The writing is on the wall for inefficient SOE boards
OUTA welcomes Minister of Public Enterprises Pravin Gordhan’s replacement of the Denel board and promise to hold wrongdoers accountable and "follow the money". The new board must still be approved by the Cabinet.
“At last decisive action is taking place, after the country begged the previous Minister, Lynn Brown, to appoint competent, dedicated and incorruptible directors at the SOEs,” says Rudie Heyneke, OUTA Portfolio Manager for Transport.
“The new Denel board follows the appointment of a new Eskom board in January 2018 and shows that the Executive is busy with a clean-up operation at SOEs.
“We look forward to seeing the same decisive action at other SOEs that were captured and have been used as vehicles to syphon off state funds like SAA, Transnet and PRASA. Instead of being drivers of the economy and helping creating employment, under the shadow of state capture and the Guptas these entities were a drain on our economy and created a crisis that will take many years to eradicate.”
OUTA wants the boards which presided over corruption and failure at SOEs removed, replaced with trustworthy boards, with competent and technically sound individuals.
We hope that the new Denel board will review the business processes, focus areas and the key individuals in the organisation. This organisation may need some major surgery after the effects of the Guptas are exposed and analysed.
Under Minister Brown and the outgoing board, Denel’s debt was a staggering R3.265 billion by the end of the 2016/17 financial year and, in December, it needed an emergency government loan guarantee of R580 million to pay its 4 000 employees and suppliers.
In September, five of the 10 outgoing board members resigned. On 2 March, that board’s chairman, Daniel Mantsha, resigned days before he was due to meet Minister Pravin Gordhan.
Mantsha’s resignation coincided with the change of guard in the Presidency and the Public Enterprises Ministry.
“If he thought this will bring him respite, we have some bad news: he will not escape justice. OUTA will ensure that he has his day in court, next to people such as Lynn Brown and her director general Richard Seleke,” says Heyneke.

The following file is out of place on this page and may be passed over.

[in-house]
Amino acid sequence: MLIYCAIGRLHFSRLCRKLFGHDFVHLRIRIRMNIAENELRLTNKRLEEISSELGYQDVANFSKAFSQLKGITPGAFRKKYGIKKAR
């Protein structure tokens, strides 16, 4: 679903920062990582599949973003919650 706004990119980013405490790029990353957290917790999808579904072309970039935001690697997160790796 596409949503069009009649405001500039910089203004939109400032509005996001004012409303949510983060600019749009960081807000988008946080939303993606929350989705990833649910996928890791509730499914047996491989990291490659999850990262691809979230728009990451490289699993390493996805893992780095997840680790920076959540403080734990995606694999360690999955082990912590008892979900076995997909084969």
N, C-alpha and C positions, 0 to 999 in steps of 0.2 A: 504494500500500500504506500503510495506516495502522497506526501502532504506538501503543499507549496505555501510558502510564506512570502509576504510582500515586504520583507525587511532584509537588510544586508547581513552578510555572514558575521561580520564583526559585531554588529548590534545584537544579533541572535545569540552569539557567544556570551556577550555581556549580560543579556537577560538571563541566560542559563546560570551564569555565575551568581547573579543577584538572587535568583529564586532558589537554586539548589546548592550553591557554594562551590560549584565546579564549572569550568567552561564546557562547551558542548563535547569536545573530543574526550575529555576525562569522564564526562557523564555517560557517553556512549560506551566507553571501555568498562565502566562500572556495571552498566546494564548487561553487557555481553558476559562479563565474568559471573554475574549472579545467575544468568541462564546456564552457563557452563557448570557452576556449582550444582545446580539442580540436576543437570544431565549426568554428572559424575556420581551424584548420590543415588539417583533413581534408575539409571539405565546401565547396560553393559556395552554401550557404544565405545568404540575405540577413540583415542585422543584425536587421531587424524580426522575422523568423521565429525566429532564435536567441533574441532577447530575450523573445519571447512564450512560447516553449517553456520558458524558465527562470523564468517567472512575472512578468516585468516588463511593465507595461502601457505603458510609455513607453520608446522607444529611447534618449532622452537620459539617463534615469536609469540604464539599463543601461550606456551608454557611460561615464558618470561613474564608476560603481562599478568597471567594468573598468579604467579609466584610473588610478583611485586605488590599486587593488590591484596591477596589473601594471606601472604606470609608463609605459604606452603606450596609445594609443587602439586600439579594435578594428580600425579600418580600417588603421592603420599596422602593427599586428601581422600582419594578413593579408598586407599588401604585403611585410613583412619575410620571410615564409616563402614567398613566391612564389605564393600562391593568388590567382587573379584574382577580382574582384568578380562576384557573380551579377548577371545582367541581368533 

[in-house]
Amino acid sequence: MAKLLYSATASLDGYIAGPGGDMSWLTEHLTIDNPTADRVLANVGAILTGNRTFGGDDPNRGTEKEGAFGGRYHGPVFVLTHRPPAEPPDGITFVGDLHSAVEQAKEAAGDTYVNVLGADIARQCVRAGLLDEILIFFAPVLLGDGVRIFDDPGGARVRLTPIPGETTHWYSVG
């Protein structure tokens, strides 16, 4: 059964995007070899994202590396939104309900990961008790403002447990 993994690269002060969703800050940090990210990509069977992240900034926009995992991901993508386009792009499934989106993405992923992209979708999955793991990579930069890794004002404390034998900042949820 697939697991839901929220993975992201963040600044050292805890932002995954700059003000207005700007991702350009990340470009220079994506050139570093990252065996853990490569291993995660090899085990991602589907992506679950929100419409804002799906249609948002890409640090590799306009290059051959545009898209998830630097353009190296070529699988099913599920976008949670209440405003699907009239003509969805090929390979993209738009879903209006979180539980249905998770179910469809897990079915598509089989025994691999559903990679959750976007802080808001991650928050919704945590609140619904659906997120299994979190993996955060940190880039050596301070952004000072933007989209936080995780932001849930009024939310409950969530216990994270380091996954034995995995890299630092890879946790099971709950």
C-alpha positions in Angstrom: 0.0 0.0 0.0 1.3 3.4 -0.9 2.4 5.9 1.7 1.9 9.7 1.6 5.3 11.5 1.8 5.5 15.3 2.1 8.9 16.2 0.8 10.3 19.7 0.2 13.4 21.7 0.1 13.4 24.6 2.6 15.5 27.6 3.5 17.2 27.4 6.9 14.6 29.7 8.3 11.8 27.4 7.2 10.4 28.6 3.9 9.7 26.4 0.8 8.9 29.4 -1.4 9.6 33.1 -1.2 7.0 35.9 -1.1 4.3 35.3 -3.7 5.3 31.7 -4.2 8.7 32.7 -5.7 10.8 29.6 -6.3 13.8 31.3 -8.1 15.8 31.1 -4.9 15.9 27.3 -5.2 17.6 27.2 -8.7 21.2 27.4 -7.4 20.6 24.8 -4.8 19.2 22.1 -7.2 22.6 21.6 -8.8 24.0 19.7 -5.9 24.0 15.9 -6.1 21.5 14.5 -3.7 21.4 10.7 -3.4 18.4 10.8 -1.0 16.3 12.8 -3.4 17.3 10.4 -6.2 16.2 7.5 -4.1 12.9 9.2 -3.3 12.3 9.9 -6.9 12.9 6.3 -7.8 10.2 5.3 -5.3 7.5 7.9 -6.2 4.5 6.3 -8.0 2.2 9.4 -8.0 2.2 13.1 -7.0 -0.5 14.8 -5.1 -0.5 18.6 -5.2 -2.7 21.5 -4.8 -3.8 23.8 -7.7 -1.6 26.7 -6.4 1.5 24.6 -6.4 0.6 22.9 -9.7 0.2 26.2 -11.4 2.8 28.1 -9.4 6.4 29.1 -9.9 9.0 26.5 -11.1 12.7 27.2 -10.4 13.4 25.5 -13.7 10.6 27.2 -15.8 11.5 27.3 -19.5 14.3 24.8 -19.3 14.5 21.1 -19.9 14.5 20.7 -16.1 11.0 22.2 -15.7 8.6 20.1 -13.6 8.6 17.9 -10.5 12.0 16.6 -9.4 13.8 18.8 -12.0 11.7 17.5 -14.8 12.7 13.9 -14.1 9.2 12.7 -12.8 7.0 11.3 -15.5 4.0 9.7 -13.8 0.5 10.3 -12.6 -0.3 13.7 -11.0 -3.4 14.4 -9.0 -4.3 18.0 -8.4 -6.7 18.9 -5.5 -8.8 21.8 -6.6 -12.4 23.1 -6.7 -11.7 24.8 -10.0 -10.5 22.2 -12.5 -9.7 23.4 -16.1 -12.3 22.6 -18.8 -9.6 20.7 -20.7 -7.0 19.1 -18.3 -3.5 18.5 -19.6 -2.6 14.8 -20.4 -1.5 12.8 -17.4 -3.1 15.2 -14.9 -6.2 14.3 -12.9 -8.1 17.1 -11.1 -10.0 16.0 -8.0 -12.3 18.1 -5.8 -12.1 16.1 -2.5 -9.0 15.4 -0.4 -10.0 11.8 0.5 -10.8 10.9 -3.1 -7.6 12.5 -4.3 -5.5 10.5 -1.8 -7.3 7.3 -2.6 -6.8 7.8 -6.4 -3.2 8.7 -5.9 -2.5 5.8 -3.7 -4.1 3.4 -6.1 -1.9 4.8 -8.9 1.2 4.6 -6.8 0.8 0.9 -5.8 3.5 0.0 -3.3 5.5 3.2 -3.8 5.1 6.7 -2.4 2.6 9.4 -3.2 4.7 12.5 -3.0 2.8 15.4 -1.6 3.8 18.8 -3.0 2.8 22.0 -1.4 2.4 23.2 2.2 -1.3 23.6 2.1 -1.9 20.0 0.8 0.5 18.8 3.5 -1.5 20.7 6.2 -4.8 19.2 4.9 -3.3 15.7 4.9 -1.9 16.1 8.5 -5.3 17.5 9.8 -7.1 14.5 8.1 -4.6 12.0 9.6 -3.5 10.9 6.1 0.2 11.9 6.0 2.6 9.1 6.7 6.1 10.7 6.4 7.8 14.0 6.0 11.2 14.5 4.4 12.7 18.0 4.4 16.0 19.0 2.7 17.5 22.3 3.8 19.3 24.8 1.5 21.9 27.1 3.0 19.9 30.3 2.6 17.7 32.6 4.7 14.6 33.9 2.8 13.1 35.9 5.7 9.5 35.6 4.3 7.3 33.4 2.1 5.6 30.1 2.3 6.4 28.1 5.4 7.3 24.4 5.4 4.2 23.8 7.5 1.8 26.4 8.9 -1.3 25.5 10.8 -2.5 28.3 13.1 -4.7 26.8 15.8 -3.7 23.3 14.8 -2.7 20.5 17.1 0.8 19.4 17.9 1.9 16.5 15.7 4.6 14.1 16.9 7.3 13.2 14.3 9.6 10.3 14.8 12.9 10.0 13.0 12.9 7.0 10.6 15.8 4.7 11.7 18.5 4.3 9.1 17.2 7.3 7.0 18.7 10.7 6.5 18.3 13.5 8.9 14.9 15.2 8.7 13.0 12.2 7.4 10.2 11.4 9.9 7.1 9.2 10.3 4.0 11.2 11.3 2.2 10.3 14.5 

OUTA provided former Minister Brown with evidence of Mantsha’s misdeeds, corruption and involvement with the Gupta family, but she preferred to turn a blind eye and not act. OUTA laid a complaint at the Law Society of the Northern Provinces against Mantsha for unethical and unprofessional behaviour, which is being investigated.
OUTA laid charges of corruption against Mantsha on 30 August 2017. OUTA is in contact with the Hawks and we believe this case is making progress.
OUTA calls on the new Denel board to investigate the activities of the old guard at Denel, including:
Former chairperson Mantsha, who was central to allegations of state capture at Denel;
Ousted board member Nkopane “Sparks” Motseki, who received financial aid for the MKMVA from the Guptas, received a significant stake in the Guptas’ Shiva Uranium mine in 2010, and was the only board member kept on for “continuity” by former Minister Brown in 2015;
Stephan Burger, the former CEO of Denel Land Systems, who resigned on 29 March 2018, was intimately involved with the Denel/Denel Asia deal and reportedly visited Saxonwold and was involved with Salim Essa’s company, VR Laser;
Zwelakhe Ntshepe, the current CEO, over his role as one of the key decision-makers in the Denel/Denel Asia deal;
Ntshepe and CFO Odwa Mhlwana, over the alleged financial mismanagement and misrepresentation of financial information leading to a loss of around R600 million;
The suspension and ultimately firing of former Denel CEO Riaz Saloojee, and the suspension of former CFO Elizabeth Africa and former company secretary Fikile Mhlonto and for unspecified reasons just two months after the outgoing board was appointed in July 2015 by former Minister Brown, as this has largely been regarded as an attempt to clear out any opposition to state capture;
The reasons for the withdrawal of the Dentons forensic investigation report into the conduct of the suspended executives. The findings of this report and the reasons for the report’s withdrawal should be made public;
The Denel order book, particularly cases where contracts cannot proceed because of a lack of financial guarantees from Denel.
“It is sad that people entrusted to safeguard state assets actively worked to destroy them. We can only hope that their departure does not equate to evading prosecution,” says Heyneke.
Denel had a reputation as a leader in the defence industry but lost its lustre when individuals in key positions were “captured” and chose to serve their corruptors rather than our country. OUTA hopes much of this wrongdoing will be uncovered in the state capture inquiry.
“We wish the new Board all the best with their important task of turning Denel around,” says Heyneke.